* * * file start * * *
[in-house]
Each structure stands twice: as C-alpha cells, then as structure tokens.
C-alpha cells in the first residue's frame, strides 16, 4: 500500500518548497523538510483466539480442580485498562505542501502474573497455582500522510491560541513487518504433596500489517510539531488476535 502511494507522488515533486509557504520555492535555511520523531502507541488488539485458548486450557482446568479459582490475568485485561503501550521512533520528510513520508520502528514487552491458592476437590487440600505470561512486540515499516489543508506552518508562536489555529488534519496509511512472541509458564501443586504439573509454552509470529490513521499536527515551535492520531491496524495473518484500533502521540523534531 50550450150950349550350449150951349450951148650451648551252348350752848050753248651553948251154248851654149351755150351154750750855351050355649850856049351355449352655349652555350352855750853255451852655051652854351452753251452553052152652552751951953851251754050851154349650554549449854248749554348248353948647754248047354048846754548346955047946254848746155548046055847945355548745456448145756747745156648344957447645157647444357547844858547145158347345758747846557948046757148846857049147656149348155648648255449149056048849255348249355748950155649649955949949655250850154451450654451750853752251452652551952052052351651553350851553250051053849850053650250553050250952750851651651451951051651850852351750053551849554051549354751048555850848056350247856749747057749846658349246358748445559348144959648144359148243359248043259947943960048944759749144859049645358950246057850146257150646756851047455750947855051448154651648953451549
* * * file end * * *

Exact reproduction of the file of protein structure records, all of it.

[in-house]
Each structure stands twice: as C-alpha cells, then as structure tokens.
C-alpha cells in the first residue's frame, strides 16, 4: 500500500518548497523538510483466539480442580485498562505542501502474573497455582500522510491560541513487518504433596500489517510539531488476535 502511494507522488515533486509557504520555492535555511520523531502507541488488539485458548486450557482446568479459582490475568485485561503501550521512533520528510513520508520502528514487552491458592476437590487440600505470561512486540515499516489543508506552518508562536489555529488534519496509511512472541509458564501443586504439573509454552509470529490513521499536527515551535492520531491496524495473518484500533502521540523534531 50550450150950349550350449150951349450951148650451648551252348350752848050753248651553948251154248851654149351755150351154750750855351050355649850856049351355449352655349652555350352855750853255451852655051652854351452753251452553052152652552751951953851251754050851154349650554549449854248749554348248353948647754248047354048846754548346955047946254848746155548046055847945355548745456448145756747745156648344957447645157647444357547844858547145158347345758747846557948046757148846857049147656149348155648648255449149056048849255348249355748950155649649955949949655250850154451450654451750853752251452652551952052052351651553350851553250051053849850053650250553050250952750851651651451951051651850852351750053551849554051549354751048555850848056350247856749747057749846658349246358748445559348144959648144359148243359248043259947943960048944759749144859049645358950246057850146257150646756851047455750947855051448154651648953451549